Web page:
One of the first of the "Shakespeare" historical
dramas is "Henry VI" (1591-2), which bears unmistakable marks of the
immaturity of a great genius.
Samuel Taylor Coleridge said :
"A young author's first work almost always bespeaks his recent pursuits."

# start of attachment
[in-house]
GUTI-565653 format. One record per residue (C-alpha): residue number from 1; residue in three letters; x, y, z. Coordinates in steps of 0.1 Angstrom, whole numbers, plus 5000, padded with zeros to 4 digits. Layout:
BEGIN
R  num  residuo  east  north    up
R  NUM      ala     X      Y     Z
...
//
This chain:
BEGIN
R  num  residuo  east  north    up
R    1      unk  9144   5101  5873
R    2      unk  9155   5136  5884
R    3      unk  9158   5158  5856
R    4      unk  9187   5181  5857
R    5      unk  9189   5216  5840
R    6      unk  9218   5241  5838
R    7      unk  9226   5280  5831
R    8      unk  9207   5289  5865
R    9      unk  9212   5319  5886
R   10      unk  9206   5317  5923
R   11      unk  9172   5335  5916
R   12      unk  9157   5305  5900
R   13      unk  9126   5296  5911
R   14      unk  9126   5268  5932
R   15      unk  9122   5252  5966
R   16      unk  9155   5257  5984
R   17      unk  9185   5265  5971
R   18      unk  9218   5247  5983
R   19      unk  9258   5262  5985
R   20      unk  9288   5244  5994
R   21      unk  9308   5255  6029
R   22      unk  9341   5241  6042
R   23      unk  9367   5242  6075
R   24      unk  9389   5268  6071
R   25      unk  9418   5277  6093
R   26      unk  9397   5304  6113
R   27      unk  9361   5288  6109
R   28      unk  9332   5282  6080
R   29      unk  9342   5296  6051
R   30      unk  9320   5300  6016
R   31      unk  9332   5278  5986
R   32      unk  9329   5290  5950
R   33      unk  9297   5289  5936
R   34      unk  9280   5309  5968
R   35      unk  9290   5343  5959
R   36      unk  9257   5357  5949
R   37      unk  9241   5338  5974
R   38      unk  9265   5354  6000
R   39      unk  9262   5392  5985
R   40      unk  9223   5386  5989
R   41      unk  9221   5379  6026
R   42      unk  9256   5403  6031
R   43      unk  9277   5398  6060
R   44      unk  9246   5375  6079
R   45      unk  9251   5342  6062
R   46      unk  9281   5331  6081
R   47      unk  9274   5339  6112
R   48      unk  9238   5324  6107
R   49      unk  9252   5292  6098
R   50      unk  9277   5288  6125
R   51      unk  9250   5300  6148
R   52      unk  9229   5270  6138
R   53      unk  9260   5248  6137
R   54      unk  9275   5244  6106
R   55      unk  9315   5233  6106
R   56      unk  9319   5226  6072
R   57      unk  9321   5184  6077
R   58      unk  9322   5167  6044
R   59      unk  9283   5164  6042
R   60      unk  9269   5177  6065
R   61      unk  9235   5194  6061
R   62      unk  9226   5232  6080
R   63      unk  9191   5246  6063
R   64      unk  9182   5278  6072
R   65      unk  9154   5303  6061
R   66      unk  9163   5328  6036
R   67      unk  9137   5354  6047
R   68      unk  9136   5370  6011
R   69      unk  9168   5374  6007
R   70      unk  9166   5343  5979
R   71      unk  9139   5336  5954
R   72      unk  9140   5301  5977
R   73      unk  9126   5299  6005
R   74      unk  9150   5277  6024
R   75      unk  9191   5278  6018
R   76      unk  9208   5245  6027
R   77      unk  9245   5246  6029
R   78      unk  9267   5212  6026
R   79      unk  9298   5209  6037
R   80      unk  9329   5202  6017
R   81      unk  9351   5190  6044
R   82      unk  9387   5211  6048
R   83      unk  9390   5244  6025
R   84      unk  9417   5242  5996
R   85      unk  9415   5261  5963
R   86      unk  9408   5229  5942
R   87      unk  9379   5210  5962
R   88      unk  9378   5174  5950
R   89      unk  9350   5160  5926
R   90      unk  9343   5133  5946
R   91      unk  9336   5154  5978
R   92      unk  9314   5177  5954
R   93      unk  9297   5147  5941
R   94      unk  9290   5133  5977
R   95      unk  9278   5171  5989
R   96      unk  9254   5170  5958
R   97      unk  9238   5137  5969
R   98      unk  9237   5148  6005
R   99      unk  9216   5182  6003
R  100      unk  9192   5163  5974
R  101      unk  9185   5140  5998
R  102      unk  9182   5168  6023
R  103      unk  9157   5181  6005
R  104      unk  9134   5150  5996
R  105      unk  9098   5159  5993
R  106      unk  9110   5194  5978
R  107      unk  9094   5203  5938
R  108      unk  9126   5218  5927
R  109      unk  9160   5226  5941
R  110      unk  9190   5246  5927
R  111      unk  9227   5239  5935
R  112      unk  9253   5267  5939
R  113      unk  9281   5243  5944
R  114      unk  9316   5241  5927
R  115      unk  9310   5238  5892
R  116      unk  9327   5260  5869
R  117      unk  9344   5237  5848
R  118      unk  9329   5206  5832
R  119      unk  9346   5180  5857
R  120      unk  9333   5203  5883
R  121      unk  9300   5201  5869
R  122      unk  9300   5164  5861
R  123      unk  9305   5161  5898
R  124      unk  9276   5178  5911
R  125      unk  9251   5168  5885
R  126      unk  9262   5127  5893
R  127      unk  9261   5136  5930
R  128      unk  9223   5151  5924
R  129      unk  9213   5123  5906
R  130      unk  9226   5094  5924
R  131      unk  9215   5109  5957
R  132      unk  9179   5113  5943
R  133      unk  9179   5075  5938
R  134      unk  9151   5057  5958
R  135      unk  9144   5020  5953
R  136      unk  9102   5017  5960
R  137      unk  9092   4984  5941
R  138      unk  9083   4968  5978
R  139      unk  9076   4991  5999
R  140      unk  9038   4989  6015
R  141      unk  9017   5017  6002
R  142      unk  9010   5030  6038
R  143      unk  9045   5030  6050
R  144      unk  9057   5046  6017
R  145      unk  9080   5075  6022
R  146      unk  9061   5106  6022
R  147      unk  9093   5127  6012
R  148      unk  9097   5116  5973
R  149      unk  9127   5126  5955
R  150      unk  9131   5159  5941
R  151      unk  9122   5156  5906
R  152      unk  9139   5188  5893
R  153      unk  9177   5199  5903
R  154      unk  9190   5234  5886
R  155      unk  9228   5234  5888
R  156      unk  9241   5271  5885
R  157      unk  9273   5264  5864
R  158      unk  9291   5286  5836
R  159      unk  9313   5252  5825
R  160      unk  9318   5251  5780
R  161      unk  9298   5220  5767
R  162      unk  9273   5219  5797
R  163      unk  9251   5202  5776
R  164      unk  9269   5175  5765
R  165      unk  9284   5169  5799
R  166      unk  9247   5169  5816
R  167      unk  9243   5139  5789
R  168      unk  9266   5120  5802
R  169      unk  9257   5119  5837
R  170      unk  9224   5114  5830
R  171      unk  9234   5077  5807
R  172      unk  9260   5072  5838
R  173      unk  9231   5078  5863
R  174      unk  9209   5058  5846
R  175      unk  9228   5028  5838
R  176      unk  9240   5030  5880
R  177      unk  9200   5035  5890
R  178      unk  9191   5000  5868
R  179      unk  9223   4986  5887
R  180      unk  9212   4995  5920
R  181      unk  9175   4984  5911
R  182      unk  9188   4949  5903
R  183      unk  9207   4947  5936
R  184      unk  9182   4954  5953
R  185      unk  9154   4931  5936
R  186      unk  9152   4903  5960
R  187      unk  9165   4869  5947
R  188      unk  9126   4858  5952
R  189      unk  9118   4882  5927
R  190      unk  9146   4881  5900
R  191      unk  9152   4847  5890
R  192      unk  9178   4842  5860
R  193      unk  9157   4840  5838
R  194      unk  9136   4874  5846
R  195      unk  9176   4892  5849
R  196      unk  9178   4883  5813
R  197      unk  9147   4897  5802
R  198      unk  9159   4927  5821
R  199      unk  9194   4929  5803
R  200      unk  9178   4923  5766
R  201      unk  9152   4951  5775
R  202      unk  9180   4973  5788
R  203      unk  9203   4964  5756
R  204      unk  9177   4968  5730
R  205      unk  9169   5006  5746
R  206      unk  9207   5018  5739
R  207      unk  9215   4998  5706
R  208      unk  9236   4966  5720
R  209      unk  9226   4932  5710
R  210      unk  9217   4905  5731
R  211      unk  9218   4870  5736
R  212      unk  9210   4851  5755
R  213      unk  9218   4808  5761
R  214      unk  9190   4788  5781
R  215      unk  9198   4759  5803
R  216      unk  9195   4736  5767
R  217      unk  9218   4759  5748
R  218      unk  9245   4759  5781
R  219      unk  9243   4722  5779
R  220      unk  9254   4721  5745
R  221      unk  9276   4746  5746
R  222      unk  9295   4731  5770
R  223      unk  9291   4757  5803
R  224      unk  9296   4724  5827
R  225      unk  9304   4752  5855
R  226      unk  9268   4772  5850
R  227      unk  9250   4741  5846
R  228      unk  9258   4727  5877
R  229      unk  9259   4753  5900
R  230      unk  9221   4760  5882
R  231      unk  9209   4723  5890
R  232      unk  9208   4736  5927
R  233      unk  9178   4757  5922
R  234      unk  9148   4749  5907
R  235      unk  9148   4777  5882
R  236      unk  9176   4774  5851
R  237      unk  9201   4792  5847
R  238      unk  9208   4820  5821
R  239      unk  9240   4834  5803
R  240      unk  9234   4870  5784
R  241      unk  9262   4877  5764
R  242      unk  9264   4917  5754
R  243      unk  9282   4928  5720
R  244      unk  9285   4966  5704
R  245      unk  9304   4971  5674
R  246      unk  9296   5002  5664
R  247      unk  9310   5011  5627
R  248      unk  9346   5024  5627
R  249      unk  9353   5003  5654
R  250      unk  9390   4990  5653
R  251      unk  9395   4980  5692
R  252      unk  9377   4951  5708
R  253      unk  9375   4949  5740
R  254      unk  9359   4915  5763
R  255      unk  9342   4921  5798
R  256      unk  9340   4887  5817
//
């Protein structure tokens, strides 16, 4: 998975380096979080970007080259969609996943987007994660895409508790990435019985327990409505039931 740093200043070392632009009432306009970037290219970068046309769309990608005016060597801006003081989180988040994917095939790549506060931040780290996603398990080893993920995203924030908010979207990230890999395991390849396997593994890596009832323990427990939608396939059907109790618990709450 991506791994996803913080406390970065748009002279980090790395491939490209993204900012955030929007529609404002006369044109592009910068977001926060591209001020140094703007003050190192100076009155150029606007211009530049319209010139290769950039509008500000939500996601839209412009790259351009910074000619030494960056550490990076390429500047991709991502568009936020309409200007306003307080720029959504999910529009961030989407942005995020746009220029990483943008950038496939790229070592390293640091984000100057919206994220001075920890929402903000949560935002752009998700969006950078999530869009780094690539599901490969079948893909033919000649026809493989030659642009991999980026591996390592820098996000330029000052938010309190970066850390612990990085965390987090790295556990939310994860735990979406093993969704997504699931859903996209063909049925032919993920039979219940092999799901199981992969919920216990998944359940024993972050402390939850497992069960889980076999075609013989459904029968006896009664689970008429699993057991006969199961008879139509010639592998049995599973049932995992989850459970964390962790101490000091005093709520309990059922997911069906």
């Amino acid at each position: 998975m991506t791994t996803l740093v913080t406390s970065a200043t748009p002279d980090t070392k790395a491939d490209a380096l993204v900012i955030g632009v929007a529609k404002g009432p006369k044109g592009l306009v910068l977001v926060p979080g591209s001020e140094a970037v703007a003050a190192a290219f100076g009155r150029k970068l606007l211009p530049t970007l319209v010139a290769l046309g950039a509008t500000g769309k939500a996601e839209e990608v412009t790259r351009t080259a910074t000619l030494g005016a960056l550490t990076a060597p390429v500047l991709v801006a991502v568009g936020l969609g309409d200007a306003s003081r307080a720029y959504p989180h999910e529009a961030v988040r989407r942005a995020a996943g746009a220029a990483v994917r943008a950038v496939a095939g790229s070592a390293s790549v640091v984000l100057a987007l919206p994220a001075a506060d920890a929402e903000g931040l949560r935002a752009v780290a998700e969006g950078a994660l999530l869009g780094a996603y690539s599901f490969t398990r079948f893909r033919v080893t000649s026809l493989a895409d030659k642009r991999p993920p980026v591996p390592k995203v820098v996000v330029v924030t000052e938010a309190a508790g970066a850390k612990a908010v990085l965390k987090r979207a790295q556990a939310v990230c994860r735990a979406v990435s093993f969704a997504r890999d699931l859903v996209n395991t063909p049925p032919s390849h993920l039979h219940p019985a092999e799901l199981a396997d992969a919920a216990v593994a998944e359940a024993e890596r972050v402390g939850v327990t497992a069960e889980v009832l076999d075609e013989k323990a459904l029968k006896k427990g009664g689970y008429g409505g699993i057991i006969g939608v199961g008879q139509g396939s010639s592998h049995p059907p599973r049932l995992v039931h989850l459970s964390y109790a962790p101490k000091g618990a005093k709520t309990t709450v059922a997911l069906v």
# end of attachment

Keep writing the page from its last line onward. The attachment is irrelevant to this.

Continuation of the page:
Is it a coincidence that in this play thirty of the scenes are laid in London, where Francis Bacon was born; three are laid in St. Albans, where he was brought up; twenty are laid in France and in those provinces in France which he visited when he was seventeen years of age; one is laid in the Temple, an instituition for lawyers closely associated with Grays Inn, where he had rooms; one in the Houses of Parliament, which he had entered as a member at the age of thirty-three?